Would you trade North America's songbirds for another 5 duplicate catalogues? How about for another dunning notice from an organization you no longer have an affinity for?
Whether you want to or not, that's what's happening according to Dr. Peter Blancher of Bird Studies Canada who points out, in a new study, that the United States purchased $20 billion worth of Canadian forest products in 2001, most of it cut from the boreal forest. Most of this timber was pulped for paper used in junk mail, advertising inserts and catalogues. Another chunk went for newspapers -- boreal trees provide more than one third of all newsprint used in the United States.
What is not mentioned in the report is that per capita wood consumption in the U.S. has gone down for 20 years according to the U.S. Forest Service, while the total volume of wood consumed has gone up.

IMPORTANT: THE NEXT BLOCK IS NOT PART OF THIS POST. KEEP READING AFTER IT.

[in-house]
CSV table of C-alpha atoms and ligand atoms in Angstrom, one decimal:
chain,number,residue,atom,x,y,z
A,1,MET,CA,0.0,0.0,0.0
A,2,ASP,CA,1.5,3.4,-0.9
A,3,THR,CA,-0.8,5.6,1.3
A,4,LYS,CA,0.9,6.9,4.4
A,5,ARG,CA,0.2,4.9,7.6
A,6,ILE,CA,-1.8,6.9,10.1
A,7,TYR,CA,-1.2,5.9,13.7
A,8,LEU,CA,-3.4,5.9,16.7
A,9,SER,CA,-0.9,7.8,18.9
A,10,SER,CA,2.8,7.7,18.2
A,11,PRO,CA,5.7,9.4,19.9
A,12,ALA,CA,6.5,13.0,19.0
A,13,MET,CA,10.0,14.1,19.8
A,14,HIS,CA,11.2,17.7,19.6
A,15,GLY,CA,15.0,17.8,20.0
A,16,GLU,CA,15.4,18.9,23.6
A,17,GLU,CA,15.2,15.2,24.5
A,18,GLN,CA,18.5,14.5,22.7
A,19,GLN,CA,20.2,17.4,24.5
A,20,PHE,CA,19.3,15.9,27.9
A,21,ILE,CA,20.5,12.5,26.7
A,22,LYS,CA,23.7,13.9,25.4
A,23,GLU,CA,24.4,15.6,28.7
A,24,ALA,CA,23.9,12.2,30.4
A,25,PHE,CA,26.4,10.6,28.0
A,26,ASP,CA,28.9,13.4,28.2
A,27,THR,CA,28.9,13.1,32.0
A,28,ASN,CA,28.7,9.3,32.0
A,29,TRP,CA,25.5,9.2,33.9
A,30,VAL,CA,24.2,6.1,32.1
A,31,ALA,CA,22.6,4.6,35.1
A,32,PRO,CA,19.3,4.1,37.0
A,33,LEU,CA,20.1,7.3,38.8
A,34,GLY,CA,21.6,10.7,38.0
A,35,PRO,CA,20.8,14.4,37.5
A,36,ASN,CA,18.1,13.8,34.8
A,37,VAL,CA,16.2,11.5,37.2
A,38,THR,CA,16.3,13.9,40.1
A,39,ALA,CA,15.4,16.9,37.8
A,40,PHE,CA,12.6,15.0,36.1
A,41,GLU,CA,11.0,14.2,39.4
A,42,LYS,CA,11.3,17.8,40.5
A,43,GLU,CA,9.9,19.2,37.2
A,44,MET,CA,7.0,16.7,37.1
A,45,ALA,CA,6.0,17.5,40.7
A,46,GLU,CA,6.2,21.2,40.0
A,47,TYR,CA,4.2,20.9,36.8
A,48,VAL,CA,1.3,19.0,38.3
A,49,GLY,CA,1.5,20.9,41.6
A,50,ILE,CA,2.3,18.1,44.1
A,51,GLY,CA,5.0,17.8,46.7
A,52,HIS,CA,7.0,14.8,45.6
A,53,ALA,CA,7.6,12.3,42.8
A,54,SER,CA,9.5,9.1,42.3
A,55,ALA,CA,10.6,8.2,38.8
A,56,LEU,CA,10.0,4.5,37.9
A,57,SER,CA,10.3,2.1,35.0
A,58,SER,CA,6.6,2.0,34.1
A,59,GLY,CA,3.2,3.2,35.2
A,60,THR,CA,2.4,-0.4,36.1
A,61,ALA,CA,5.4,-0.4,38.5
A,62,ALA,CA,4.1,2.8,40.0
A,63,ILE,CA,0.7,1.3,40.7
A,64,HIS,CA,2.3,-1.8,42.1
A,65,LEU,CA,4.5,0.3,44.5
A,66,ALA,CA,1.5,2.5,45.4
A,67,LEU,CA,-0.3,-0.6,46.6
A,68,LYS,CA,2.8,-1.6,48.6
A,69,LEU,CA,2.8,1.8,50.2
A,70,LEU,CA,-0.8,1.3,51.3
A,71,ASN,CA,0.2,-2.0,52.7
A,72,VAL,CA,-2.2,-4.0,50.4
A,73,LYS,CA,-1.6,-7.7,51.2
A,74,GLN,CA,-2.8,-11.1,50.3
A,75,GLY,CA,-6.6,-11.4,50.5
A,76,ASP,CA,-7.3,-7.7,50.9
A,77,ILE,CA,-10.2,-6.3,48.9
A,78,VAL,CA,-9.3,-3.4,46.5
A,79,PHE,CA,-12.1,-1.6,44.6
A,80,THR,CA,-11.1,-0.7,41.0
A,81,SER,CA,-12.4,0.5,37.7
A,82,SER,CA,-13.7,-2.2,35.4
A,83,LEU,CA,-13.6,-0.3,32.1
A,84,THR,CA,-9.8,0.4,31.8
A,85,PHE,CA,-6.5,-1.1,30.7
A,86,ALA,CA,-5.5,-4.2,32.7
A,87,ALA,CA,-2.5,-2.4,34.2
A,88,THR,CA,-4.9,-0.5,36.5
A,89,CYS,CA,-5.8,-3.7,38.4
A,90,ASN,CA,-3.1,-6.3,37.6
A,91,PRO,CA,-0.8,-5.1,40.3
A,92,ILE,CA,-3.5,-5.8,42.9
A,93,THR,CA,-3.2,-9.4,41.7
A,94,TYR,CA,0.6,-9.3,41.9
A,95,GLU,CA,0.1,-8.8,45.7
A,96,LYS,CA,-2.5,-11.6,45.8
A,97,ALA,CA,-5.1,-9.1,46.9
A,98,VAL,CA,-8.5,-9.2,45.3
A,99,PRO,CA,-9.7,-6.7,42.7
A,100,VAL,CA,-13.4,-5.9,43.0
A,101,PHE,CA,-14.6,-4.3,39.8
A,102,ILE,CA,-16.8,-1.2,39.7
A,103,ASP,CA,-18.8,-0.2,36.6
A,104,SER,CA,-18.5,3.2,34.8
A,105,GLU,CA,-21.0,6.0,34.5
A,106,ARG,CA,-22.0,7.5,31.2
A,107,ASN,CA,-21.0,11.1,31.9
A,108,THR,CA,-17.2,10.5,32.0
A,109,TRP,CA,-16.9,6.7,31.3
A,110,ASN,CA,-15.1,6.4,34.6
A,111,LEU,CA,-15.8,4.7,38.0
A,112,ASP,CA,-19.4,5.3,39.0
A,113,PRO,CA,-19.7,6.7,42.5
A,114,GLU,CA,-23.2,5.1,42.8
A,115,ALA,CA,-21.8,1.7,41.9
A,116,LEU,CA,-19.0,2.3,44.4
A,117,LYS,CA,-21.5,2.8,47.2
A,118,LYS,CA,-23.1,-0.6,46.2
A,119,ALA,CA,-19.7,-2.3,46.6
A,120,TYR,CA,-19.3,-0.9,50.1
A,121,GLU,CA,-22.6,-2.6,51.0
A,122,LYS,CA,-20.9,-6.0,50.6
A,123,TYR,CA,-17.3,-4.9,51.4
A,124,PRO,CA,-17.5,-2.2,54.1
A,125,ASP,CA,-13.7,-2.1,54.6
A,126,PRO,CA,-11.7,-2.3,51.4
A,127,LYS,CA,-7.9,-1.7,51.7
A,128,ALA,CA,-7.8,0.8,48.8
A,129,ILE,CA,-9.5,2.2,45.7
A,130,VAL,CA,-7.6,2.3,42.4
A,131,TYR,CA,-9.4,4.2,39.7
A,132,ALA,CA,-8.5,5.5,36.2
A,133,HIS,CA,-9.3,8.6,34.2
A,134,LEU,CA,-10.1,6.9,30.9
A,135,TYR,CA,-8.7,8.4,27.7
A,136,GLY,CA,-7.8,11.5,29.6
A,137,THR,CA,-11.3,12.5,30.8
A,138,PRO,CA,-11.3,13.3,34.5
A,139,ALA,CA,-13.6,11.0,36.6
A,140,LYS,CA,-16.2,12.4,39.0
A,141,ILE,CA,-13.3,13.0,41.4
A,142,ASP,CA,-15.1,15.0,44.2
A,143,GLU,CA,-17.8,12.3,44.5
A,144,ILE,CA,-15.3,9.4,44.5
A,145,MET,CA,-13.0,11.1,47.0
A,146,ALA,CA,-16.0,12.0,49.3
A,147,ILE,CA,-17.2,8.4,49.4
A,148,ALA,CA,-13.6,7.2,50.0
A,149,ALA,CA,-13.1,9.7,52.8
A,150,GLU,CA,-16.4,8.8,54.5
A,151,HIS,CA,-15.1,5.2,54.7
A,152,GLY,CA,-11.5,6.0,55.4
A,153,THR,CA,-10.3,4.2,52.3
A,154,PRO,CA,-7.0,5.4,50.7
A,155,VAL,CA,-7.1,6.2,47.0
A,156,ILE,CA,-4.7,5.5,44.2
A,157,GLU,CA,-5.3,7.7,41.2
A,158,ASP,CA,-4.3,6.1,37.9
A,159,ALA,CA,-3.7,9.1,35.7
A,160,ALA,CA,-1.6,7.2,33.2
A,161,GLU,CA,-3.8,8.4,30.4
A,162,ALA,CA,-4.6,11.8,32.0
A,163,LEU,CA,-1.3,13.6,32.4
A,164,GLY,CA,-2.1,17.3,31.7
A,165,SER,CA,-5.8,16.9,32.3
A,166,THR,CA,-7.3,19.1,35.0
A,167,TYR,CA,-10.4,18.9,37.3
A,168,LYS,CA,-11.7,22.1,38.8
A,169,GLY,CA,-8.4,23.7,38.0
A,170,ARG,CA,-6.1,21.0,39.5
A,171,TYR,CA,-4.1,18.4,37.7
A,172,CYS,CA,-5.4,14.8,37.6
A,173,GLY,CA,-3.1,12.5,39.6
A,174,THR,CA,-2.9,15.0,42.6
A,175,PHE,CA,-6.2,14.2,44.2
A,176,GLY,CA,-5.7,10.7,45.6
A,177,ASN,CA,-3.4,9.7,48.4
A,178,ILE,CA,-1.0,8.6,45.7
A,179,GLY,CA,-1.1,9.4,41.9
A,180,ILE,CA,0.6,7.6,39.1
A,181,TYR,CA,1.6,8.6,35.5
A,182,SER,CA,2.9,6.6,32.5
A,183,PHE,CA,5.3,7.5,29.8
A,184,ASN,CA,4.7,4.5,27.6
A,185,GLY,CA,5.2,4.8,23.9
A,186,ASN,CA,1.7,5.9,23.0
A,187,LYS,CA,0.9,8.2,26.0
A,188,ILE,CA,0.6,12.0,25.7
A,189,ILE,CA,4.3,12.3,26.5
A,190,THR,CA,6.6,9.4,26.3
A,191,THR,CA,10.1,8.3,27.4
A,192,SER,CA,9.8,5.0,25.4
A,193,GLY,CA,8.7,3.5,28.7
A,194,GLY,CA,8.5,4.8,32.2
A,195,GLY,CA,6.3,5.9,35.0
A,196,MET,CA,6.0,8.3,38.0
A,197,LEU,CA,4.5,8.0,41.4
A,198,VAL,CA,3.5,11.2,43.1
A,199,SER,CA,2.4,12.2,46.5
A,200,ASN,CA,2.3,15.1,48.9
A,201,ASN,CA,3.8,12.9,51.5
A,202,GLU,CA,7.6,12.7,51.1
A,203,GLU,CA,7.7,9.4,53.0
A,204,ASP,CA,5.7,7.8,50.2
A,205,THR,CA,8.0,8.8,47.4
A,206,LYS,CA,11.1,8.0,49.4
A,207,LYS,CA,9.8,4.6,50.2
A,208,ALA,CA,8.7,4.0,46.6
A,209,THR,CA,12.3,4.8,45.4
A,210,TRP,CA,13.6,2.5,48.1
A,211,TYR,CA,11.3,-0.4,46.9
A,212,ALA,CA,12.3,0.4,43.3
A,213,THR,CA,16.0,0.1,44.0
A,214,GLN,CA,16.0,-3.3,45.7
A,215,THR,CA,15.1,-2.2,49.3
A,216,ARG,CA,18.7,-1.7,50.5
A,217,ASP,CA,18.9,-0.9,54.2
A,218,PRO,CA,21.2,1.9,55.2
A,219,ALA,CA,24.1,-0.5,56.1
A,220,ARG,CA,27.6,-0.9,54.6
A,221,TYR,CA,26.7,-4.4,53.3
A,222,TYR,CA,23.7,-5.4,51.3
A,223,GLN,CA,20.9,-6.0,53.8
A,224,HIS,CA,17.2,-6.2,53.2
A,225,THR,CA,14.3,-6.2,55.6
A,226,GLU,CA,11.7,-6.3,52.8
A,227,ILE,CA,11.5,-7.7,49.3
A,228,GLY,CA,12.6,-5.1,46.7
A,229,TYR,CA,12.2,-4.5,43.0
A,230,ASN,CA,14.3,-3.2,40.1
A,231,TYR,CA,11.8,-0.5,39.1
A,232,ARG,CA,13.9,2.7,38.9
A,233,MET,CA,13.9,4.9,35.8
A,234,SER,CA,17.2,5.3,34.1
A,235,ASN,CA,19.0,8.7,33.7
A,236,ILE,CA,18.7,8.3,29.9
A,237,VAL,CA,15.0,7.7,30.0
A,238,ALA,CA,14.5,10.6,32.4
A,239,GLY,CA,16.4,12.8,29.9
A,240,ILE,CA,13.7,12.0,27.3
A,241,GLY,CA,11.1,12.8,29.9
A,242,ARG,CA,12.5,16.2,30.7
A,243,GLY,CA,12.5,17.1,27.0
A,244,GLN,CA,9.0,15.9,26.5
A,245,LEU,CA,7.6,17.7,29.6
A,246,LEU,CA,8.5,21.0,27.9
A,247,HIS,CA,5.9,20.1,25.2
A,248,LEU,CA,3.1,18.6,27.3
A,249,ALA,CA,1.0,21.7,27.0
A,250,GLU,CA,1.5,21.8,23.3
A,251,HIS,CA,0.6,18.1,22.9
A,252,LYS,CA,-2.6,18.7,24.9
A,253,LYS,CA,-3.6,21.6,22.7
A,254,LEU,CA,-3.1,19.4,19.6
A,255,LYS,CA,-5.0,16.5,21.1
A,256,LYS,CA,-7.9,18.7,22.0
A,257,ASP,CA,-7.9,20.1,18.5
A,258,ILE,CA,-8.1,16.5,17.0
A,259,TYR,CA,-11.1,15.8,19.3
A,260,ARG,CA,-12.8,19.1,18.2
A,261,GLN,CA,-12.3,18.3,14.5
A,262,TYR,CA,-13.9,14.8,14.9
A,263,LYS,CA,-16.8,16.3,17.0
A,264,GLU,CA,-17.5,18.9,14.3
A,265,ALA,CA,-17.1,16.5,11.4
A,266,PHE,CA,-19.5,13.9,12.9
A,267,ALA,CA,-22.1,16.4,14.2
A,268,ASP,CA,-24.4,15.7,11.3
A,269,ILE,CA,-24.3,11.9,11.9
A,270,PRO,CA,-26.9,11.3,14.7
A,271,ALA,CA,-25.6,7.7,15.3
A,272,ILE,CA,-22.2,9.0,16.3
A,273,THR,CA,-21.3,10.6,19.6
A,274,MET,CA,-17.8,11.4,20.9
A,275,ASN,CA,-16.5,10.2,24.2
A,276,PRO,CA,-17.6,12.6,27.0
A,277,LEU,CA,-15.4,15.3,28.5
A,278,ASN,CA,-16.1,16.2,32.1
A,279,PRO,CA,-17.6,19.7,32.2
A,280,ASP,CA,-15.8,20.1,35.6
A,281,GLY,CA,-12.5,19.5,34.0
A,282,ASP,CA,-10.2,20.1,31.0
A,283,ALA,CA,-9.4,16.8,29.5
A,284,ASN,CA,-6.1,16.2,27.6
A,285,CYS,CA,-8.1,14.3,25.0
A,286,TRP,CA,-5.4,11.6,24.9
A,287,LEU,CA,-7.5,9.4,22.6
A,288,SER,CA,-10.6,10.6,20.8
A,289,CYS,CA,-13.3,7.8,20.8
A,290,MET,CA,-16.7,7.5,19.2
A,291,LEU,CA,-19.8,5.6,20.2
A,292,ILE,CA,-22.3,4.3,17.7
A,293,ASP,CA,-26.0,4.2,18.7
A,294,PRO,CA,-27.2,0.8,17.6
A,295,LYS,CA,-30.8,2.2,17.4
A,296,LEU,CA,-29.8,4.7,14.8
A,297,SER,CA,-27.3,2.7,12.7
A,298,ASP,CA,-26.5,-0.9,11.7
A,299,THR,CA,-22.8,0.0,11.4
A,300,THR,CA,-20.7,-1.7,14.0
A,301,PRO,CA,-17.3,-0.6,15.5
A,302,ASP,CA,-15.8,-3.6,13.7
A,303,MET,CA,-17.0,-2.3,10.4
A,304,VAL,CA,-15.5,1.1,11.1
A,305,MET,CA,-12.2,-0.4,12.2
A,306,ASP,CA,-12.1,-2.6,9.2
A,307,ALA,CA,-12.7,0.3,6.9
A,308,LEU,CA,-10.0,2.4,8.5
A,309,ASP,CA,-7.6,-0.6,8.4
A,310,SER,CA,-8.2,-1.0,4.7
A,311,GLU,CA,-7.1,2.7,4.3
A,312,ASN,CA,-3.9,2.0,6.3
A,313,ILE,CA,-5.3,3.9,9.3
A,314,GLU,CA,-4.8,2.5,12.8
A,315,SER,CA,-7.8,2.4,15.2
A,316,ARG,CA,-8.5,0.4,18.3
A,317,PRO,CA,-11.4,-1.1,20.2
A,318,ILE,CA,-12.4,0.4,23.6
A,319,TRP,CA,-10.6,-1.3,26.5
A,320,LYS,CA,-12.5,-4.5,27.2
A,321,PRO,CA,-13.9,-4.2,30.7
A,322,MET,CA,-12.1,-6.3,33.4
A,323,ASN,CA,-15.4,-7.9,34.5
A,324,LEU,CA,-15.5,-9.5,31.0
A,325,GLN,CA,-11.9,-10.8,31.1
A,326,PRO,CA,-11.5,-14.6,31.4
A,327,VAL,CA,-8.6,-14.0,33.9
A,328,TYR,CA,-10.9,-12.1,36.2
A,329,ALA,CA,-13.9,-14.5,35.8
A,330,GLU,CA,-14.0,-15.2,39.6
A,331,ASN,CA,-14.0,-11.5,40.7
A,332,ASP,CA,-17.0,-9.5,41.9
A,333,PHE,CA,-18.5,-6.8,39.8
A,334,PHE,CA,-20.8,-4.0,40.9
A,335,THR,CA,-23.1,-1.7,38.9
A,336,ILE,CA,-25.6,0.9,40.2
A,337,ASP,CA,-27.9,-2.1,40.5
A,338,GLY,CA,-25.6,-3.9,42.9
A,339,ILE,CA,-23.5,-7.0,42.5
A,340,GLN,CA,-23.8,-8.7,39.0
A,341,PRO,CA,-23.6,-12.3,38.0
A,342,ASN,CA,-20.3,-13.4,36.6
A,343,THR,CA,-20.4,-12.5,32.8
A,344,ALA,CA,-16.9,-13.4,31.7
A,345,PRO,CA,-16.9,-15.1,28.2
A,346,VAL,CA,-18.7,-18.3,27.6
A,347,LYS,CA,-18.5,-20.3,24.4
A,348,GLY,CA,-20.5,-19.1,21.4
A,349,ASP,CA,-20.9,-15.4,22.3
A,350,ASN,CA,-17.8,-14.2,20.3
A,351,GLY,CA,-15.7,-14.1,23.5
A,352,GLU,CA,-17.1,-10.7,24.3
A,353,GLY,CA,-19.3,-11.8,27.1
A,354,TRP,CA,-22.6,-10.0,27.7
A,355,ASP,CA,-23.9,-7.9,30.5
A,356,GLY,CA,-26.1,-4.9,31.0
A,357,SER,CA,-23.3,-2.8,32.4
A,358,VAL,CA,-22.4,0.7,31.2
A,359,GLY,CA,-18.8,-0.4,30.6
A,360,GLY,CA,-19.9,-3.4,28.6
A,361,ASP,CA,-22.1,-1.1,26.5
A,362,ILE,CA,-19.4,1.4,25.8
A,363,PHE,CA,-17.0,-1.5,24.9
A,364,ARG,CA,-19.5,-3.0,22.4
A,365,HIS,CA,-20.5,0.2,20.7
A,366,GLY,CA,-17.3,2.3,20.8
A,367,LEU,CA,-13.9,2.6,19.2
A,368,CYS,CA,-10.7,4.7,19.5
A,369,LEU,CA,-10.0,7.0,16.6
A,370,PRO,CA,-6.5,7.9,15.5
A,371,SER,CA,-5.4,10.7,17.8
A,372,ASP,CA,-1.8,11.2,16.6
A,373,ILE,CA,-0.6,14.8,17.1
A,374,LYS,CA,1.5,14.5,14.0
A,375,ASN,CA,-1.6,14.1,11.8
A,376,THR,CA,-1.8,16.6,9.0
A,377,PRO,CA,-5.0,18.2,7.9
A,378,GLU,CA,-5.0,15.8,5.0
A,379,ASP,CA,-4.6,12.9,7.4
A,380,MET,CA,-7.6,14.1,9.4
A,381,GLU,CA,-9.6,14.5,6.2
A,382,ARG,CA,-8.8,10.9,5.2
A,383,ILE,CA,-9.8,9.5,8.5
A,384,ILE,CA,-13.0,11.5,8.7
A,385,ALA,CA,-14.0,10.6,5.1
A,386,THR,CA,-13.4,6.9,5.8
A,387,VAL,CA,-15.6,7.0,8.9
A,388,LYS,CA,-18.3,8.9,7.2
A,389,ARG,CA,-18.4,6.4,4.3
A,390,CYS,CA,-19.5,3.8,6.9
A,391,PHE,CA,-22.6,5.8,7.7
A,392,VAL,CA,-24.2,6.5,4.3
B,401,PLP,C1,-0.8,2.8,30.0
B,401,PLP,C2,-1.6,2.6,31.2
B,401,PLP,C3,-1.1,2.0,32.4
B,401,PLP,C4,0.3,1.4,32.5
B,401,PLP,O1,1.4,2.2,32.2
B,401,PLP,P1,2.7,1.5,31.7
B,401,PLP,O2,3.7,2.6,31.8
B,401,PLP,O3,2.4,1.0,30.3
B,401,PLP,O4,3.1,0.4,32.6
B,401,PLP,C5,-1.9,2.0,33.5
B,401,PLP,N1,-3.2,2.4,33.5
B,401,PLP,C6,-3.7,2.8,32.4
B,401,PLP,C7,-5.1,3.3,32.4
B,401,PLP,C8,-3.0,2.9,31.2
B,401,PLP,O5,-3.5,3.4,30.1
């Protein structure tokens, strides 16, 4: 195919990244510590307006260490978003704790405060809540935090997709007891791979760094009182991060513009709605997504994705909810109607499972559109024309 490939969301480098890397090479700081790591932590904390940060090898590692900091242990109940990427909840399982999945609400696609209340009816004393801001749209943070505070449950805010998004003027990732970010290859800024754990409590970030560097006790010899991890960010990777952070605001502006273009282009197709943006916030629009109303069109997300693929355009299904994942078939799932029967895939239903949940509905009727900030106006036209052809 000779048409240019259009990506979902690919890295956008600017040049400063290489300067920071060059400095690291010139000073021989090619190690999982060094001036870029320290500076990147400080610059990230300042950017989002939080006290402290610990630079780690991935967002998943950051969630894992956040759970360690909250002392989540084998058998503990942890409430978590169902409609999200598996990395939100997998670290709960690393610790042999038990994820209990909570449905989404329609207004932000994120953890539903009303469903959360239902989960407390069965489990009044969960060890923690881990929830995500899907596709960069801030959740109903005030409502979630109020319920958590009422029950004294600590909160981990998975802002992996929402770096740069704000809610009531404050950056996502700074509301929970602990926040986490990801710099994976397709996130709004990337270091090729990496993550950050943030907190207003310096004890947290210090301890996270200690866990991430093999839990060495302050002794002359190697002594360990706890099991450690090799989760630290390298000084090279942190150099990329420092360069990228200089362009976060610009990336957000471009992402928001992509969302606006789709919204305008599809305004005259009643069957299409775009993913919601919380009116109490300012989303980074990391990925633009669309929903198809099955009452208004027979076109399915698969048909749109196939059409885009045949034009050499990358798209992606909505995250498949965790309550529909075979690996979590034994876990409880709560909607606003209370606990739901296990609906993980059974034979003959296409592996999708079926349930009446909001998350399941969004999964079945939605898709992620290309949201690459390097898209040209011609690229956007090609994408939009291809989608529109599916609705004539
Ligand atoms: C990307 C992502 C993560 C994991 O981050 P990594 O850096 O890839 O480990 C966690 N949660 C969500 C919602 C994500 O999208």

How's that possible? Population growth.
Between 1990 and 2000 alone, the U.S. grew by 34 million people. Those 34 million additional people consume 2.26 billion cubic feet of roundwood per year, and keeping their paper and wood needs supplied requires the sustainable management of over 75 million acres of forest -- an area about equal in size to the entire National Parks system.
Note: This post was composed of 100% post-consumer binary code, without inks on a paperless medium.